Product Description Amazon.com Review The main protagonist of River of Darkness is a Scotland Yard detective so damaged by his experiences during the First World War that his superiors worry about his ability to do his job. This may sound like Charles Todd 's excellent series about Ian Rutledge a shell-shocked cop from the same era. But Rennie Airth a South African journalist who lives in Italy has made his hero--Inspector John Madden--a somewhat different version of one of England's walking wounded. Madden is both gloomier (he lost his wife and young daughter to an influenza epidemic) and more pragmatic than the poetic indecisive Rutledge. Madden is sent to a town in Surrey where a local family has been massacred in what looks like a robbery gone wrong. He finds enough echoes of his recent battlefield experiences to conclude that the killer was just one man--most likely a former soldier using a bayonet. As for motive it could well be perverse sexual passion that "river of darkness" to which a psychologist introduces him. We meet the killer early on watch him as he maintains a rigid control over every aspect of his life then stare in horror as he periodically explodes into mad violence. Unlike Madden this man has not been severely damaged or changed by the war; he has simply used it to channel and redirect his dark river. Airth's point--that survival comes in many shapes and sizes--gives a solid foundation to an impressive leap of imagination. --Dick Adler From Booklist This first novel by South African^-born Airth will definitely leave readers wanting more. The tale introduces John Madden a Scotland Yard inspector whose experiences before and during World War I have left him scarred both physically and emotionally. A family in Surrey is slaughtered--an apparently motiveless crime. When Madden and his colleagues learn that there have been other similar murders they know they're dealing with something new--something that won't be given the name serial killer for another six decades or so. Historical mysteries set during the beginnings of modern forensic detection are hot at the moment but many of them spend far too much time displaying their authors' knowledge and not enough time telling a good story. Readers who thought The Alienist was overburdened by detail but who liked its treatment of turn-of-the-century investigative technique will be pleased with Airth's lean just-the-facts style. And readers who are looking for smart well-plotted psychological mysteries will be delighted. David Pitt See all Product Description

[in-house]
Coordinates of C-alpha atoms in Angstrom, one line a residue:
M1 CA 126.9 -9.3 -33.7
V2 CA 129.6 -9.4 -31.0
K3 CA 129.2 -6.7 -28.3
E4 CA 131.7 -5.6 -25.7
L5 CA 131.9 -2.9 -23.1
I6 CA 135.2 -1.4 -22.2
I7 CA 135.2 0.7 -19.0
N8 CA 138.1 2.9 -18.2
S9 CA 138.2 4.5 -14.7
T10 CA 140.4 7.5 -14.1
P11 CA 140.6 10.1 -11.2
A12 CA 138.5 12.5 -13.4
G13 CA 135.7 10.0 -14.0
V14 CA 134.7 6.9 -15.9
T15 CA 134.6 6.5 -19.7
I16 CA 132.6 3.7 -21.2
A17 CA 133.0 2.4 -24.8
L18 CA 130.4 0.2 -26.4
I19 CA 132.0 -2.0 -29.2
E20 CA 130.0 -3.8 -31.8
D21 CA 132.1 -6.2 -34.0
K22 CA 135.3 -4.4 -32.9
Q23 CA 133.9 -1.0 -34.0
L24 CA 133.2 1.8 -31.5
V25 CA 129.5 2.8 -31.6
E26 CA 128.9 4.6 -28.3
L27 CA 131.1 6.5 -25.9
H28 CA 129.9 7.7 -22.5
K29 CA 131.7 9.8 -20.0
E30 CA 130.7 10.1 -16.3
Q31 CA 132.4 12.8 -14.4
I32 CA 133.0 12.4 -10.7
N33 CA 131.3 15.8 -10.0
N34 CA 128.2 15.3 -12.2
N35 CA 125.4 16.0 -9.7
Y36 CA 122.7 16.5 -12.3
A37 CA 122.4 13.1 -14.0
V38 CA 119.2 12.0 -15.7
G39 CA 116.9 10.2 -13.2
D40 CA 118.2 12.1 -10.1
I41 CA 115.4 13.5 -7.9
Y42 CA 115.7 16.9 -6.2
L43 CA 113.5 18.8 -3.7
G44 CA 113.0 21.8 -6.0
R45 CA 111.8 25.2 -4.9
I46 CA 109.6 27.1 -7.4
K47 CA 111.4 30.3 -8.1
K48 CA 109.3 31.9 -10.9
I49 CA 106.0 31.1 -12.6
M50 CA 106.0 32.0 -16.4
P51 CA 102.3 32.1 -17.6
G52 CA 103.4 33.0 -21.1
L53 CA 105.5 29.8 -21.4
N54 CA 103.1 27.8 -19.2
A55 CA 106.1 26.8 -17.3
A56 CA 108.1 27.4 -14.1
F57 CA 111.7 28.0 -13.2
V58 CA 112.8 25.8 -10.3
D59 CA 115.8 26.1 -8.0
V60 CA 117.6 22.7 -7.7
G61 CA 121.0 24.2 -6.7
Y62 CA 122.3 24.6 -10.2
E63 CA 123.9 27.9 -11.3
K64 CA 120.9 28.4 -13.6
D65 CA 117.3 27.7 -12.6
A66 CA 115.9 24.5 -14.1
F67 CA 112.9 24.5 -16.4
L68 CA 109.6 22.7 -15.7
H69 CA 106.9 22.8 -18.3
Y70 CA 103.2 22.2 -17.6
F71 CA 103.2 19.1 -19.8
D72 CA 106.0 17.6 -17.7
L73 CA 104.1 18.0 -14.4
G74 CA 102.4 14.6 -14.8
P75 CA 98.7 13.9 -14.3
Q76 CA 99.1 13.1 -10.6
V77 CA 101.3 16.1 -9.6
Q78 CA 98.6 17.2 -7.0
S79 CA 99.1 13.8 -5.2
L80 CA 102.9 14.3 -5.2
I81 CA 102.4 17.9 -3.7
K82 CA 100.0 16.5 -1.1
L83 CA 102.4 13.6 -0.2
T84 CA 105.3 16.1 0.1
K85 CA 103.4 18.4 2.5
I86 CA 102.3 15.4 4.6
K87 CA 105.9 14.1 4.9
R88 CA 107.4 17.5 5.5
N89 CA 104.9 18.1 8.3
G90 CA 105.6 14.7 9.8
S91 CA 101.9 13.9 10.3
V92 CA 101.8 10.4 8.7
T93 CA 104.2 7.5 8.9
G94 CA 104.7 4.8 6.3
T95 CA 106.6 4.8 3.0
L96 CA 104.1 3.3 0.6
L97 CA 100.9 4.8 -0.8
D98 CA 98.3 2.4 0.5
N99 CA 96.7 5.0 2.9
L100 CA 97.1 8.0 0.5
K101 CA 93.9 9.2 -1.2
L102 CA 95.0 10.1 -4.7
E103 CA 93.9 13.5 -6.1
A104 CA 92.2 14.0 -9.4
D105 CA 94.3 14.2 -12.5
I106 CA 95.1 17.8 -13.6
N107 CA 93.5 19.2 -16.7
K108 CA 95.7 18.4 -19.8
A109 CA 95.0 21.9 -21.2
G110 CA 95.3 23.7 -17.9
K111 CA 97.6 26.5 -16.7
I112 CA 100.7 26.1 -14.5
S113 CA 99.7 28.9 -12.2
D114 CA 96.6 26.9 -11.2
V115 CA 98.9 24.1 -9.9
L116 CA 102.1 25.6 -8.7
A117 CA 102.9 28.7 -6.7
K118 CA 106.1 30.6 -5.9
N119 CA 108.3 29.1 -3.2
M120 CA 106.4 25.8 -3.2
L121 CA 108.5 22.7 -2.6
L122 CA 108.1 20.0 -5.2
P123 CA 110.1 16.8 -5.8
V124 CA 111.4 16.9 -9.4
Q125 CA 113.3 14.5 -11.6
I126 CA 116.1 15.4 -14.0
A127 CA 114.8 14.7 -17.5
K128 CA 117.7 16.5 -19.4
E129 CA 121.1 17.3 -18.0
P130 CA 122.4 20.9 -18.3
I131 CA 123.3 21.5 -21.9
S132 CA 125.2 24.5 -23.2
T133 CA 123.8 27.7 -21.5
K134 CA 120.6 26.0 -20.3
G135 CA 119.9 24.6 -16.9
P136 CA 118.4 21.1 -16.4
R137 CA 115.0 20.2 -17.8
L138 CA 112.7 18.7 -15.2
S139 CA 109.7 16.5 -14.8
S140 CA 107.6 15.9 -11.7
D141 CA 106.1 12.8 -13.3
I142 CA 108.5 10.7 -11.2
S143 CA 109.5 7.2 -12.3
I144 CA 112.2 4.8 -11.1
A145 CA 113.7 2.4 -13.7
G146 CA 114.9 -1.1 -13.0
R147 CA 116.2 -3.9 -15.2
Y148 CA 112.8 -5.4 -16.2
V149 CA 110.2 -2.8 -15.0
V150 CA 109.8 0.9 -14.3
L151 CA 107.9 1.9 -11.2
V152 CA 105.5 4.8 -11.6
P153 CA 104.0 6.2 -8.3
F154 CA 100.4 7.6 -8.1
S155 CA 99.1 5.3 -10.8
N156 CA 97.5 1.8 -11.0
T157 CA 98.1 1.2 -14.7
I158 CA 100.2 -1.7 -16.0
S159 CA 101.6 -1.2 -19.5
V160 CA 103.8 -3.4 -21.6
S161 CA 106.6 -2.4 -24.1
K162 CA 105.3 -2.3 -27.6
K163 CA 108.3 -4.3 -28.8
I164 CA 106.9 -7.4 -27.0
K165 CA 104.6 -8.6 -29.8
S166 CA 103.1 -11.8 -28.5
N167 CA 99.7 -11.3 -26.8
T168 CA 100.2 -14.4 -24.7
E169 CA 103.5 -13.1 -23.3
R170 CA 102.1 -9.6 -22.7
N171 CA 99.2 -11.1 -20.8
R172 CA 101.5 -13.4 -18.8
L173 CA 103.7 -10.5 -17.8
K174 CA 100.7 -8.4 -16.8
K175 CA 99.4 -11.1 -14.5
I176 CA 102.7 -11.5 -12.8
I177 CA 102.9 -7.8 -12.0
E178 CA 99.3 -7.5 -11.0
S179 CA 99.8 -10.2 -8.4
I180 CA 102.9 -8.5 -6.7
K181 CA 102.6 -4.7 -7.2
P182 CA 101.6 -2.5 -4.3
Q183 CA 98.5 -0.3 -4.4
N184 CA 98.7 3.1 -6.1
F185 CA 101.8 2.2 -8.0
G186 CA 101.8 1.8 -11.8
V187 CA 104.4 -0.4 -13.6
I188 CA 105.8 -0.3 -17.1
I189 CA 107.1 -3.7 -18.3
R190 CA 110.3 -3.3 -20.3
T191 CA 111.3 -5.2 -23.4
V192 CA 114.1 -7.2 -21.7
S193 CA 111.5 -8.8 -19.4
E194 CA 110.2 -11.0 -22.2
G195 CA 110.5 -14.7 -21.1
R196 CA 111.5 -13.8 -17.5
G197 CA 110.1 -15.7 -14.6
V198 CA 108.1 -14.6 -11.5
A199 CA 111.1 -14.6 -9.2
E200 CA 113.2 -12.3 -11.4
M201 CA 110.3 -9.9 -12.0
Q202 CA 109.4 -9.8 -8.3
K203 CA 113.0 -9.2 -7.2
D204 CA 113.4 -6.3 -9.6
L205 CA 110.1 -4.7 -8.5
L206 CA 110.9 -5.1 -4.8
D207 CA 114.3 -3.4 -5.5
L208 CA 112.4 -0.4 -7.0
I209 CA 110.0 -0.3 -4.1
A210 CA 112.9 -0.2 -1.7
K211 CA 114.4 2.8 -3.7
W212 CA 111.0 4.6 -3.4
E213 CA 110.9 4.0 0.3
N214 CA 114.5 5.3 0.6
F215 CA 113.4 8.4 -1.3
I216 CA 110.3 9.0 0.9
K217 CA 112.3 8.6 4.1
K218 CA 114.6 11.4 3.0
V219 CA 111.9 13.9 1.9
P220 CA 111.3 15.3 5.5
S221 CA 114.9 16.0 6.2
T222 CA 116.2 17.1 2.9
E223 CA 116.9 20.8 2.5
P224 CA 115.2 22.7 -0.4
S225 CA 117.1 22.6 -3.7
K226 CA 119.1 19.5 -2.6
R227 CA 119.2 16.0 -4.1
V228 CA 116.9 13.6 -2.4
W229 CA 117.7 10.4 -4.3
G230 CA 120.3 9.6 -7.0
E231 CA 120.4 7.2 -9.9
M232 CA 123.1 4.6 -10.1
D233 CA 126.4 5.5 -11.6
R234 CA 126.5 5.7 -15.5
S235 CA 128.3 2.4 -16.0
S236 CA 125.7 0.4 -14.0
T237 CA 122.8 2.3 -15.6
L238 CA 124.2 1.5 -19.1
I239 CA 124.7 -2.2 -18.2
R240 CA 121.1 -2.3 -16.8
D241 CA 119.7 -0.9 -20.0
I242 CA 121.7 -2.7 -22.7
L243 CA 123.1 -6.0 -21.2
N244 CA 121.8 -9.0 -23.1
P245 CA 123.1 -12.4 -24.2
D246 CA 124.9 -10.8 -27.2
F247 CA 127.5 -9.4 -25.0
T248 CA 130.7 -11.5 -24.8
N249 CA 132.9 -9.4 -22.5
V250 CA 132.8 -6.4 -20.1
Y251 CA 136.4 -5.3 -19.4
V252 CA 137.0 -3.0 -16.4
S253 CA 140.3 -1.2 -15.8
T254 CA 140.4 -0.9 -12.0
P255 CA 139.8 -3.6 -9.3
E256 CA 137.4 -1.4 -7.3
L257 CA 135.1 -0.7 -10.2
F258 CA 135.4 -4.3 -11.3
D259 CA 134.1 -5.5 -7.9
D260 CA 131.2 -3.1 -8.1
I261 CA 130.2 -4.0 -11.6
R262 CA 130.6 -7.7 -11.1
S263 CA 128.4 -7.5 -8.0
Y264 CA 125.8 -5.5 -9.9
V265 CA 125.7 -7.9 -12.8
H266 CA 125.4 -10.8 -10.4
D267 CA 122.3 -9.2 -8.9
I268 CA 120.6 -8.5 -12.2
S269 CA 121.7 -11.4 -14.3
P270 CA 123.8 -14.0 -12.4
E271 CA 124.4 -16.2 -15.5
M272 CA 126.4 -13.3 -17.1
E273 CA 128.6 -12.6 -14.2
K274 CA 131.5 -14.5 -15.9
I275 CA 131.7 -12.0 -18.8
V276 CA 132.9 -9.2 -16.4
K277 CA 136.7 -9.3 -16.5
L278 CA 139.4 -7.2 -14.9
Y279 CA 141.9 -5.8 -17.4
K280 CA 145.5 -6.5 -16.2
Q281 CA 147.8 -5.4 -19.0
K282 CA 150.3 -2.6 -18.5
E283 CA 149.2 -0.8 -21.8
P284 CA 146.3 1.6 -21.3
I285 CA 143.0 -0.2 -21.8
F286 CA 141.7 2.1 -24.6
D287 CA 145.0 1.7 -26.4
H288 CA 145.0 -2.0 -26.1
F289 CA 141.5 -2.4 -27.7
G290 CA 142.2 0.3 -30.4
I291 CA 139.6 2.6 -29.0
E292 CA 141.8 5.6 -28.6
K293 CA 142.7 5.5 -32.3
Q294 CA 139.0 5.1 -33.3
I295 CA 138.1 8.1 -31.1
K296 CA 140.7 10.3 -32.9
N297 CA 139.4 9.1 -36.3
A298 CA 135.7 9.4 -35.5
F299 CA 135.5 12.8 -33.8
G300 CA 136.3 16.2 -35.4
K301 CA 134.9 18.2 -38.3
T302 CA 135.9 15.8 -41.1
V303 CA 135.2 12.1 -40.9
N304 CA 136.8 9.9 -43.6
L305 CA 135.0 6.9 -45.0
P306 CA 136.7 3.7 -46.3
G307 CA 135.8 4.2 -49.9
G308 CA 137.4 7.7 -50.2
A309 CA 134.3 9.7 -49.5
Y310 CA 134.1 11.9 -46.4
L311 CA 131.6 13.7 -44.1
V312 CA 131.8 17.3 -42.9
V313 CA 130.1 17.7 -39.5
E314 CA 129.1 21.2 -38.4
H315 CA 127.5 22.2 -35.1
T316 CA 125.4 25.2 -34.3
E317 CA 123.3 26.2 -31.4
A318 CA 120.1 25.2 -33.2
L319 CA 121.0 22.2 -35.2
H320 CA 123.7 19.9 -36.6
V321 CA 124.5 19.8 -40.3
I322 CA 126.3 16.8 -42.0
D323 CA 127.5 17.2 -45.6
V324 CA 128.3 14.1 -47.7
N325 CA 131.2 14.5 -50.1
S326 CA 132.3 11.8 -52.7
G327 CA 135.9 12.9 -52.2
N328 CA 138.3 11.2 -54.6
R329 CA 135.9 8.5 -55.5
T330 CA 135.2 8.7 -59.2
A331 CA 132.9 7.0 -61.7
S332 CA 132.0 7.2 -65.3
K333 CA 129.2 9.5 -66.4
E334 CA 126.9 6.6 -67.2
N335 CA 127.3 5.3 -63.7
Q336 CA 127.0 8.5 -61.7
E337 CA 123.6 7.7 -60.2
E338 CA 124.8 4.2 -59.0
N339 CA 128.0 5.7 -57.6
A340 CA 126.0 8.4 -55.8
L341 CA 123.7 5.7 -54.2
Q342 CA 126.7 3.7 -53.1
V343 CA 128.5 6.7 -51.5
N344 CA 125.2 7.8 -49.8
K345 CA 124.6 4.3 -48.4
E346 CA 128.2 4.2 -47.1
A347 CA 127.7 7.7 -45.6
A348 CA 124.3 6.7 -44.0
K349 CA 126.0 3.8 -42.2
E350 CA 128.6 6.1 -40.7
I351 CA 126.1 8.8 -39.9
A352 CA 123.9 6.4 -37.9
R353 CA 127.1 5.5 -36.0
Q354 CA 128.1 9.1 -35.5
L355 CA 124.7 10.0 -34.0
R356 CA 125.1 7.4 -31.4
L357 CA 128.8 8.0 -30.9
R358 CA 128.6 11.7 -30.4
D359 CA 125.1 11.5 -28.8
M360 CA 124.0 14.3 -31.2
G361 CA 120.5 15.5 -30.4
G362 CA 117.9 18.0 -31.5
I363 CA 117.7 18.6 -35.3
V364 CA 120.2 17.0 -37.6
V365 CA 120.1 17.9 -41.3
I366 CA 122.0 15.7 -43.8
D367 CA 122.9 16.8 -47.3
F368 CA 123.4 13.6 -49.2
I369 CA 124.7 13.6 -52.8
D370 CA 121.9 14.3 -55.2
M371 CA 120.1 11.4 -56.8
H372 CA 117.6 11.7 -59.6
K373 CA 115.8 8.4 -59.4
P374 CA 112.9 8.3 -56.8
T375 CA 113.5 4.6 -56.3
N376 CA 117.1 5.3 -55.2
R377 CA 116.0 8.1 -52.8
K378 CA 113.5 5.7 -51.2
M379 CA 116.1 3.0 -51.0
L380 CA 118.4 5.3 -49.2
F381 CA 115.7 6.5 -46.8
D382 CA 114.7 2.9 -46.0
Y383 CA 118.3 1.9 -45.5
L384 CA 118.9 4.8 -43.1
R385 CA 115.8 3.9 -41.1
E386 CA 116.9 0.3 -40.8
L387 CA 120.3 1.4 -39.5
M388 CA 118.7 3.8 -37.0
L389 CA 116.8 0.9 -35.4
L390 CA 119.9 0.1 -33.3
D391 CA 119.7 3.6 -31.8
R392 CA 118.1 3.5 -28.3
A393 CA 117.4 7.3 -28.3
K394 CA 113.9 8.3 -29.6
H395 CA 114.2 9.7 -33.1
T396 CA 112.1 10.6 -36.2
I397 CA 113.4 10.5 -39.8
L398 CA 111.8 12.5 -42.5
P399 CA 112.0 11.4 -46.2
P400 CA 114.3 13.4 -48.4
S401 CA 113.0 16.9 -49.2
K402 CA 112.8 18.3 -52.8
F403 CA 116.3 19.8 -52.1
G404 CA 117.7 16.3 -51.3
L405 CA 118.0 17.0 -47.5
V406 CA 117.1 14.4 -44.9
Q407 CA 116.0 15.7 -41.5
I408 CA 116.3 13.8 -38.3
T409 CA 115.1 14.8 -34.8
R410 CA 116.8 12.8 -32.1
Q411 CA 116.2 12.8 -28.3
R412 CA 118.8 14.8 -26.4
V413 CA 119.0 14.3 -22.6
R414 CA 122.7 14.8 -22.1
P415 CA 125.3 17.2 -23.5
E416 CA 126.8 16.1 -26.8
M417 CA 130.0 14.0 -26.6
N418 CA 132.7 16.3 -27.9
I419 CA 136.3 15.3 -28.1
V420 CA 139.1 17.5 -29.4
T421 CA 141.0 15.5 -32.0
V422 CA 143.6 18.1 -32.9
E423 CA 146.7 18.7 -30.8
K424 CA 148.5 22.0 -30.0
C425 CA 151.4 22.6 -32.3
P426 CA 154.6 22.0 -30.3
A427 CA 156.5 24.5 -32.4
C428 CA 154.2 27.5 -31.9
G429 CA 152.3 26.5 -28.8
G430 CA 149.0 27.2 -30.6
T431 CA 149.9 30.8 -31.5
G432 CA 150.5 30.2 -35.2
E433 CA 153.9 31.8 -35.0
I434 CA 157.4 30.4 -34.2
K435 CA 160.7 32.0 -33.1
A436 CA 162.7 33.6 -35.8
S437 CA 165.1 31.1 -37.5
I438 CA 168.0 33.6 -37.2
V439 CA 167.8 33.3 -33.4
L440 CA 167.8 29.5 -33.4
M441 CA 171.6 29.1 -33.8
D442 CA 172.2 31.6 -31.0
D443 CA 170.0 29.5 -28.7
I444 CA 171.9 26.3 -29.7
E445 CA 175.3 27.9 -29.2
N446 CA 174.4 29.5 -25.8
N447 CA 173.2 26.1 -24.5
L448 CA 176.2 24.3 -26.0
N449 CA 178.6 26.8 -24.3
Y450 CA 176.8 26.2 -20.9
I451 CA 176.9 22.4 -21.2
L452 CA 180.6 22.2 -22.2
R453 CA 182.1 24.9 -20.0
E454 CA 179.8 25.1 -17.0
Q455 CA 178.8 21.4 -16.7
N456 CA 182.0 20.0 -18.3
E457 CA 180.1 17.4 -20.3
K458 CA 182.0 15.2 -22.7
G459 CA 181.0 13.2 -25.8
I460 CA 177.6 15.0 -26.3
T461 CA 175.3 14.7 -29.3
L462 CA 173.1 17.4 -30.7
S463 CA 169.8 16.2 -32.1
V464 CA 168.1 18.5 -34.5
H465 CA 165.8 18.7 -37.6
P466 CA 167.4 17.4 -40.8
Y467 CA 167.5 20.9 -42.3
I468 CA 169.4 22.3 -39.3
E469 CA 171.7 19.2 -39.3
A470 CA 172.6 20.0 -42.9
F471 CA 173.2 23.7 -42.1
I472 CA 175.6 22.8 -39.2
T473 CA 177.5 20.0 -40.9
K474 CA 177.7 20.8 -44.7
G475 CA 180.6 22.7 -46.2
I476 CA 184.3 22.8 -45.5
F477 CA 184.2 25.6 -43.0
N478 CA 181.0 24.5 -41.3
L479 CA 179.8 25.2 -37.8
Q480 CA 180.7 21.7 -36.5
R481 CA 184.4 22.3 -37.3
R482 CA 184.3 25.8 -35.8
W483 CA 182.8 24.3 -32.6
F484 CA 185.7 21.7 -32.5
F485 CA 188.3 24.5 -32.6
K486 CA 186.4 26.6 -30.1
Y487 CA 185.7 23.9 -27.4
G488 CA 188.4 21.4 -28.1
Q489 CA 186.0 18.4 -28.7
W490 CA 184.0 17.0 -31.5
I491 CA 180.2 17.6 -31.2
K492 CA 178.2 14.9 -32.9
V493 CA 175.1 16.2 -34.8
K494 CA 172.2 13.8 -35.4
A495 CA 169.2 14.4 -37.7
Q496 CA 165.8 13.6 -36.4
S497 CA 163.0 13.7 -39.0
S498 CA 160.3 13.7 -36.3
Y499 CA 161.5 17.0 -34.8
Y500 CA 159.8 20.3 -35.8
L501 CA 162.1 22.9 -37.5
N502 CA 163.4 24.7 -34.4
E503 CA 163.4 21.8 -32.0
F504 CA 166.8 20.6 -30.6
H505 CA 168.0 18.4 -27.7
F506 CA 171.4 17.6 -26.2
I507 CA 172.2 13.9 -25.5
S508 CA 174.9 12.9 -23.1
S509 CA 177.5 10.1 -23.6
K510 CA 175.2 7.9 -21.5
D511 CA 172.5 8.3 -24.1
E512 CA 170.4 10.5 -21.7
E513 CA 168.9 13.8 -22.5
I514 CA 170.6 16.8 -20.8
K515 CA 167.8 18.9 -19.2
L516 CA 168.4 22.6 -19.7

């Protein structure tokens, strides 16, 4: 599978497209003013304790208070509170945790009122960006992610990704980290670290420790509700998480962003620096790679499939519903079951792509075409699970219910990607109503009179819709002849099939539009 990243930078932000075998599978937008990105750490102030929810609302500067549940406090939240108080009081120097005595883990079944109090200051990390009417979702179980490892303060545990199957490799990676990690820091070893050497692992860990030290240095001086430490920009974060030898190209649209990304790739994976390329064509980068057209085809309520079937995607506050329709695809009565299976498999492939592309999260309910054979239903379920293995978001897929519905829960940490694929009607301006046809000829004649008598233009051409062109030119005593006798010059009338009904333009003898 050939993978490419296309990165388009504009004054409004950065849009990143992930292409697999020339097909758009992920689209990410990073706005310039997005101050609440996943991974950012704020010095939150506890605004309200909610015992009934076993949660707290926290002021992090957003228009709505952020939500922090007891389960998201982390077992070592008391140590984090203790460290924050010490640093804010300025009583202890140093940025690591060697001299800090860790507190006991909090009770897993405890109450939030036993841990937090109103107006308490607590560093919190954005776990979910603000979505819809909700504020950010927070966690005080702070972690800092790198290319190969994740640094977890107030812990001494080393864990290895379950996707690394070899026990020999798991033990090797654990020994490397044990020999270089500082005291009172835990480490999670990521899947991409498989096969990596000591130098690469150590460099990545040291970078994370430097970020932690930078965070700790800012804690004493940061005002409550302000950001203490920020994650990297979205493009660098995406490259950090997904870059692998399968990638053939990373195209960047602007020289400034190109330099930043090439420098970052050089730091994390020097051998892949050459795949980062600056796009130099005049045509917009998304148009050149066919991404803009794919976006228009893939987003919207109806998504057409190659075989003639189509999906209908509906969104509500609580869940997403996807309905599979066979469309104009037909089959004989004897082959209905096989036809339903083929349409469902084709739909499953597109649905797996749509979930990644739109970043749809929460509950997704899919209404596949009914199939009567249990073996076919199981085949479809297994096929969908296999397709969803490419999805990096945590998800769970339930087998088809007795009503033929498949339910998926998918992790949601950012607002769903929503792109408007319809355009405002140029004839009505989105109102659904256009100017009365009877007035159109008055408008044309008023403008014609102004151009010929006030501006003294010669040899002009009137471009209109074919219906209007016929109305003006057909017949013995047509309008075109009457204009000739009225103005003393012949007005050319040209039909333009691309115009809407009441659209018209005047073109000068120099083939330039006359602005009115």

Questions & Answers
Have a Question?
Be the first to ask a question about this.